DGA nominee Barry Jenkins (‘The Underground Railroad’): ‘I want the audience to experience the entire spectrum of emotions’ felt by the enslaved [EXCLUSIVE VIDEO INTERVIEW]

“I wanted to tell this show as a limited series and not as a feature,” admits Barry Jenkins about adapting “The Underground Railroad” for the small screen. “I want the audience to experience the entire spectrum of emotions that a character like Cora might experience,” he explains.

“She’s just a woman, you know. She’s not famous. She wasn’t some notable abolitionist and those people are great and we should tell their stories, but I love that we could turn the camera on any face in the frame and they would have a story worth spending 10 hours with, and over the course of those 10 hours and experience life through their eyes, walking a mile in their shoes, that yes, would activate empathy in the audience.”

We talked with the Oscar winner (for “Moonlight”) as part of Gold Derby’s special “Meet the Experts” Q&A roundtable event with 2022 Directors Guild Awards nominees. Watch our exclusive video interview above.

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Jenkins adapted the Amazon Prime limited series “The Underground Railroad” on Colson Whitehead‘s Pulitzer Prize-winning novel of the same name, directing all 10 episodes of the series. South African actress Thuso Mbedu stars as Cora Randall, an enslaved girl who escapes the plantation of her birth, in a quest for freedom on the titular underground railroad. The show’s cast also includes previous Emmy nominees William Jackson Harper and Peter Mullan, Tony Award nominees Lily Rabe and Amber Gray, as well as Sheila Atim, Chase W. Dillon, Joel Edgerton and Aaron Pierre.

As the series follows Cora’s journey to salvation, it contemplates the deep wounds afflicting America from its dark past through Jenkins’ trademark film-making style, in which he employs an impressionistic and dreamlike visual and aural aesthetic to capture the brutality faced by enslaved African-Americans in the mid-1800s. In reality, while the “underground railroad” was actually a network of abolitionists, hidden routes and safe houses that helped enslaved men, women and children escape, the series (like the novel on which it is based) dramatizes it as a subterranean railroad complete with engineers, conductors, tracks and tunnels, stealthily transporting escapees to the promise of a better life.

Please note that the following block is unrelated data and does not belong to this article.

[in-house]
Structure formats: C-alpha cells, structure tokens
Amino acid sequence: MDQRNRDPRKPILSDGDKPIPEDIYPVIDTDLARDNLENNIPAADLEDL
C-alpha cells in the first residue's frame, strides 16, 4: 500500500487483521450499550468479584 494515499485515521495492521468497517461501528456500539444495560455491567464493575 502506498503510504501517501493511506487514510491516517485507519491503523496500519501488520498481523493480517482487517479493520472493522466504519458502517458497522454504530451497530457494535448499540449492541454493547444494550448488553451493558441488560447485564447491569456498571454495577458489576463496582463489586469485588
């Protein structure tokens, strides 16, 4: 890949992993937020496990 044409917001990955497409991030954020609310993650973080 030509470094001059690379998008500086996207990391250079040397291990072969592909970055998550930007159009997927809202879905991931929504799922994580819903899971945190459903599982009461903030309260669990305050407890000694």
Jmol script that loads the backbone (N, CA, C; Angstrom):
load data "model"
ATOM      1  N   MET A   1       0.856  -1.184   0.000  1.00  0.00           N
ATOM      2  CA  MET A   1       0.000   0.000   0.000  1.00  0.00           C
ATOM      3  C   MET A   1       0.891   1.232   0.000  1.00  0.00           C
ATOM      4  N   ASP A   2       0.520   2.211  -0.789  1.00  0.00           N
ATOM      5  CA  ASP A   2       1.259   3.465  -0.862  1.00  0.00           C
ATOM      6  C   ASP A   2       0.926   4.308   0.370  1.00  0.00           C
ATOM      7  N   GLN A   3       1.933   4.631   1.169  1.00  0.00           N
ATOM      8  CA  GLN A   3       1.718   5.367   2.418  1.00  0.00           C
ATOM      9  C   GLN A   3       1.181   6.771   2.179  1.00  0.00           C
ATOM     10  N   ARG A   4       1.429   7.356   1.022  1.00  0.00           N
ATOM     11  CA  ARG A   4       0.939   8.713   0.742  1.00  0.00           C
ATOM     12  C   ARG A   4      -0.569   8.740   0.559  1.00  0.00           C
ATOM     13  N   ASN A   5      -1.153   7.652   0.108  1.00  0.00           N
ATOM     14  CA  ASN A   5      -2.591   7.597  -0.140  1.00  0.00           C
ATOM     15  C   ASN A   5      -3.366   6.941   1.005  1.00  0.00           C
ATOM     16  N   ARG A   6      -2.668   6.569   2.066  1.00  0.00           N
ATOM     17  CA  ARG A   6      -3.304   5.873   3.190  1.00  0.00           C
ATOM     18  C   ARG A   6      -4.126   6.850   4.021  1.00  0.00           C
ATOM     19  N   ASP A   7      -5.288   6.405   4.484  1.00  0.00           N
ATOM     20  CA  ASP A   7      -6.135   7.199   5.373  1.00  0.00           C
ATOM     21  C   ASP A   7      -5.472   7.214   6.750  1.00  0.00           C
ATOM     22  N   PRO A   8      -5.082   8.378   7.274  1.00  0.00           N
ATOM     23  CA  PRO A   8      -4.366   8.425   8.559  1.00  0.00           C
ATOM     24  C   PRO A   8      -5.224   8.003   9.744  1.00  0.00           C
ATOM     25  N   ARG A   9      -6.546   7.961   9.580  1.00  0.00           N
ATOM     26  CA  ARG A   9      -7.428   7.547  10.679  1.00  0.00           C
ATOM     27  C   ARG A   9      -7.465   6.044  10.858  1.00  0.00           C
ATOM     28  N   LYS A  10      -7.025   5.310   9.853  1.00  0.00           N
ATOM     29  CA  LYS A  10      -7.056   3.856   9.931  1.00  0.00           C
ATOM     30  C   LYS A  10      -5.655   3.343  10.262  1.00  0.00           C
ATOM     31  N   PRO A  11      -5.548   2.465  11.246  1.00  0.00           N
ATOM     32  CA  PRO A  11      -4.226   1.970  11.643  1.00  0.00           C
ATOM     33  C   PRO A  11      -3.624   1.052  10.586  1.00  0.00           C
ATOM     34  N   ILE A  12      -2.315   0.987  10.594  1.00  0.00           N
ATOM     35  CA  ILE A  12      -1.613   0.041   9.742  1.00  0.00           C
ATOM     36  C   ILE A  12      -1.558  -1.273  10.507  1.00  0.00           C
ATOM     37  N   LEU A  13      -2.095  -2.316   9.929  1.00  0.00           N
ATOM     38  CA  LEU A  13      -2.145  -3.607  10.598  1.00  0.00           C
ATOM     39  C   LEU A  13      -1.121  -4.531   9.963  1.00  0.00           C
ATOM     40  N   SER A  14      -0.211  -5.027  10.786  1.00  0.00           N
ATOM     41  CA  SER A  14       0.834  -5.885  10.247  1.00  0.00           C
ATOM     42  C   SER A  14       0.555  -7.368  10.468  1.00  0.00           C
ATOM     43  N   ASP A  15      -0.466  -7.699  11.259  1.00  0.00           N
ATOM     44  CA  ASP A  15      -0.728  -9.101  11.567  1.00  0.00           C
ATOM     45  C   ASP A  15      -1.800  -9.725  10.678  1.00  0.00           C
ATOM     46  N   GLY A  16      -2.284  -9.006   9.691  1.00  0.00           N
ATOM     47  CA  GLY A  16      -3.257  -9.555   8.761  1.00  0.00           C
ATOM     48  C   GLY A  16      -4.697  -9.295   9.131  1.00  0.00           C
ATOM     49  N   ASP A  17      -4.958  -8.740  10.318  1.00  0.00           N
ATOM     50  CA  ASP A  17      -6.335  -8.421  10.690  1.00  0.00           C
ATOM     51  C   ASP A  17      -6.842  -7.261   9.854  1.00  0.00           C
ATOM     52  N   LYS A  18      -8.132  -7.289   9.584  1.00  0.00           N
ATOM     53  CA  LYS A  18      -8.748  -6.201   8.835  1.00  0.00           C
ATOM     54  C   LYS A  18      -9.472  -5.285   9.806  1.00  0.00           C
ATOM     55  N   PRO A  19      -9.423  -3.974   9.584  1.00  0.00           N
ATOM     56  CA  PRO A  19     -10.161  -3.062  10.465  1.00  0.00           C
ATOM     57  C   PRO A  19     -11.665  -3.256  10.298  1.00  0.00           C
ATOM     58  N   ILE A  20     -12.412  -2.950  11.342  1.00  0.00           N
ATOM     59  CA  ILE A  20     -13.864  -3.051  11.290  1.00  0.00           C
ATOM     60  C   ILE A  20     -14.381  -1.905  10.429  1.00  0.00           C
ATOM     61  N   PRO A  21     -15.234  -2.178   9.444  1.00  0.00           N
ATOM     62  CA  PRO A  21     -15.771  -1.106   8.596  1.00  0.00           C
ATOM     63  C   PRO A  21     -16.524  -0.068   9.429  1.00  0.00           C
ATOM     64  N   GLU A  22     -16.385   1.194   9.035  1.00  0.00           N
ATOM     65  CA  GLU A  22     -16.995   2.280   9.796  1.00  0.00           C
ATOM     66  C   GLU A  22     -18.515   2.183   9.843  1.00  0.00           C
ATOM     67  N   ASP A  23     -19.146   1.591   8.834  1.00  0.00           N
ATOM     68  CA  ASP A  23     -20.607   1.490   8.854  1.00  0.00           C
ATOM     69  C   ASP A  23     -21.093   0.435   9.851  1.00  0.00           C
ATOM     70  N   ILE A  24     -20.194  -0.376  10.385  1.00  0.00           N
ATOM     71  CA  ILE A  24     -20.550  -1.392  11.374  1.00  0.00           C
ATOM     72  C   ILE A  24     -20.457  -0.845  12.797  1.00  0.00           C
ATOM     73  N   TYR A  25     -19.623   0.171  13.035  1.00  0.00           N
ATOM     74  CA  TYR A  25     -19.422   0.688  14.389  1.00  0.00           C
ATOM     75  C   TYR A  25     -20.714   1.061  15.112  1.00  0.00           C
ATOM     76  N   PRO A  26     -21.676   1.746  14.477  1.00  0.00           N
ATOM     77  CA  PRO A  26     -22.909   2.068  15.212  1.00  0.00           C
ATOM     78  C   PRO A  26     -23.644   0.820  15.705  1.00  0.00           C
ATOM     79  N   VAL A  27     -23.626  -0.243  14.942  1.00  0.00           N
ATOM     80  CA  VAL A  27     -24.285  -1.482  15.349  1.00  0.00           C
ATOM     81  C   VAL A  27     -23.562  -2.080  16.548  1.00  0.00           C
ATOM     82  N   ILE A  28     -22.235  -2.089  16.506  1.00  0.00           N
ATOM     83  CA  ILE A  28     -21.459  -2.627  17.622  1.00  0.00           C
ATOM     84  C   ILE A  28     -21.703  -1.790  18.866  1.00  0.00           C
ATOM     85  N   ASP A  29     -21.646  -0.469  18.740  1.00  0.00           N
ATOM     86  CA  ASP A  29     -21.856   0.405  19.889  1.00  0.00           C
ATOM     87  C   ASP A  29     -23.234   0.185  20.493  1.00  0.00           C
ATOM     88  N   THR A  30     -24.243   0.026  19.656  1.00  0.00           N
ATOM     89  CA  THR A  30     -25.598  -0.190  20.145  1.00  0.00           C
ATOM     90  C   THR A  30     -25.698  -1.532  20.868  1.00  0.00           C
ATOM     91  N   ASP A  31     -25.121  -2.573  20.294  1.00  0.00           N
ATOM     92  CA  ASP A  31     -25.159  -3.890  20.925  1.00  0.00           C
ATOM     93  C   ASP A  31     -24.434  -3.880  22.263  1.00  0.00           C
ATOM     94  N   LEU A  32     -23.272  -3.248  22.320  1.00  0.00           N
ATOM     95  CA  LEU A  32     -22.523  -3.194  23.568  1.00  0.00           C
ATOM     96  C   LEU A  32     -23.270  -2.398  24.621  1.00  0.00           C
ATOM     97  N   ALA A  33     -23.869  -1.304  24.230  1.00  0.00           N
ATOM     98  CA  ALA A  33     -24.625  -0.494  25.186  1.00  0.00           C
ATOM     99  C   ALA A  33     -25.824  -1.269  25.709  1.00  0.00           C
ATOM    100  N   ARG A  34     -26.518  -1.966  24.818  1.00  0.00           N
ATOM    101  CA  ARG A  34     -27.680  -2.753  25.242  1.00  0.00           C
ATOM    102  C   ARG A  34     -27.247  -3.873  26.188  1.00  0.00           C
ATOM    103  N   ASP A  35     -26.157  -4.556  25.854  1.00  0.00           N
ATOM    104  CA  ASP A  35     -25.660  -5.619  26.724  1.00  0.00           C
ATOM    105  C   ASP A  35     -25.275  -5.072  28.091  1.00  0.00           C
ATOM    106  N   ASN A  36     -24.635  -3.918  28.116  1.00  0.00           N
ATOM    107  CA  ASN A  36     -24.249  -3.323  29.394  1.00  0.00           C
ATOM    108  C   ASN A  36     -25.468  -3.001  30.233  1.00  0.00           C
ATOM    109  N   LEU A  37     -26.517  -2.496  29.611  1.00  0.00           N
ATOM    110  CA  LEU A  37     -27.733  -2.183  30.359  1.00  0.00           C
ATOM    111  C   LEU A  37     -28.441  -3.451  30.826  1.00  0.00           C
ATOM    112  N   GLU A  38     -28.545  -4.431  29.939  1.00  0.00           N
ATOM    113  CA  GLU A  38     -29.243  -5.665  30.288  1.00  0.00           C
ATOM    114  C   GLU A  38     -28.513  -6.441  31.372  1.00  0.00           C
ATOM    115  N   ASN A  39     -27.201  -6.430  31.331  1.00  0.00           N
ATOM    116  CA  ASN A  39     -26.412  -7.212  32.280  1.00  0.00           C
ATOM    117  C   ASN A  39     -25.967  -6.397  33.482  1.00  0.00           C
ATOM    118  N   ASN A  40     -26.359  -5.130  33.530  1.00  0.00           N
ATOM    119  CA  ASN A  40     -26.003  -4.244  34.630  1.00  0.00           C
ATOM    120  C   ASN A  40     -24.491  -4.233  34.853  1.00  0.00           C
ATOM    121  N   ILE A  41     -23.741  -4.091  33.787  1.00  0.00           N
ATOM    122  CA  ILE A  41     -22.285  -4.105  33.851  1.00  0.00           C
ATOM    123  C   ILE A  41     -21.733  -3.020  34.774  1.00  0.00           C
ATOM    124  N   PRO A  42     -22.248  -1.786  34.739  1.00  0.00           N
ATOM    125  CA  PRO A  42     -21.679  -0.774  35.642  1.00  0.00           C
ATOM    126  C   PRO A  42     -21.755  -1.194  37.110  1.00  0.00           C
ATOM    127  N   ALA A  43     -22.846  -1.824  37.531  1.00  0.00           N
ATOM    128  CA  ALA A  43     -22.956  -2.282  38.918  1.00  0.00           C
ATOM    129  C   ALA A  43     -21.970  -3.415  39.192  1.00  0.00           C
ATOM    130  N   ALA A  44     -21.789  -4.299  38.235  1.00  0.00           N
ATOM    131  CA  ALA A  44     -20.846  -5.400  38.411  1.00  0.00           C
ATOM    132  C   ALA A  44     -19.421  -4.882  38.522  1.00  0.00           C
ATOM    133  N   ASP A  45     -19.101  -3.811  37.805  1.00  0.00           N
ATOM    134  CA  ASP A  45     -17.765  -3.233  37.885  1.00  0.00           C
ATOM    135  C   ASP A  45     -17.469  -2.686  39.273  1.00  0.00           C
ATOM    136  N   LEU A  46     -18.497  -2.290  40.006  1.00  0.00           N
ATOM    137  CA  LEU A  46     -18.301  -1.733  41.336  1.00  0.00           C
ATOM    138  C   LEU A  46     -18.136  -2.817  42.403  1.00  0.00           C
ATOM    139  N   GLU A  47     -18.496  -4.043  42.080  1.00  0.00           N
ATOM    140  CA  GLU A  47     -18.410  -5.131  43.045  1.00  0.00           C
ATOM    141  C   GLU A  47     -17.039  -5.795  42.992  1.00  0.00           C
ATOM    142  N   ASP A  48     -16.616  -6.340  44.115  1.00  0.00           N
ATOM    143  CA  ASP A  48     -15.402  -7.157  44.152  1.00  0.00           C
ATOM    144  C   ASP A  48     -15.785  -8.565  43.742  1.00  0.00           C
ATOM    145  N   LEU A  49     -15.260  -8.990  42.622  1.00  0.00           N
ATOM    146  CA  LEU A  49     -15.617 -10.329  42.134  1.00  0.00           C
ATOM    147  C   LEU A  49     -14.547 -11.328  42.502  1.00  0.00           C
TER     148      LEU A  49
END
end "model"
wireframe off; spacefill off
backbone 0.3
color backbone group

The series opens in what has become a hallmark of Jenkins’ impressionistic directorial style, as Cora falls in slow motion down a well, presenting us with imagery that is both breathtaking and horrifying. “Making a show about my ancestors, about the enslaved, typically they’re frozen in time, and they predate most of the technology that we have for capturing people’s images,” Jenkins explains about what drives his unique style of film-making. “In recreating these images and reanimating their stories, we felt like we wanted to allow the audience to get past this almost frozen in time, surface depiction that we have with them; and allow the audience to go inside their consciousness,” he says, adding that “as I’m reading the work of Colson Whitehead or reading the work of James Baldwin, I’m seeing things and those things aren’t tethered to a narrative, they aren’t linear,” he explains.

“The Underground Railroad” was one the most critically acclaimed series of last year with an impressive 94 percent approval rating at Rotten Tomatoes, lauded for the compelling performances by its cast and its breathtaking visuals. Jenkins, a previous Oscar winner for his “Moonlight” screenplay in 2018, scored his first two Emmy nominations last fall, for directing and also as the show’s producer in the competitive Best Limited Series category. He is nominated by the DGA this year for directing all 10 episodes of the series.

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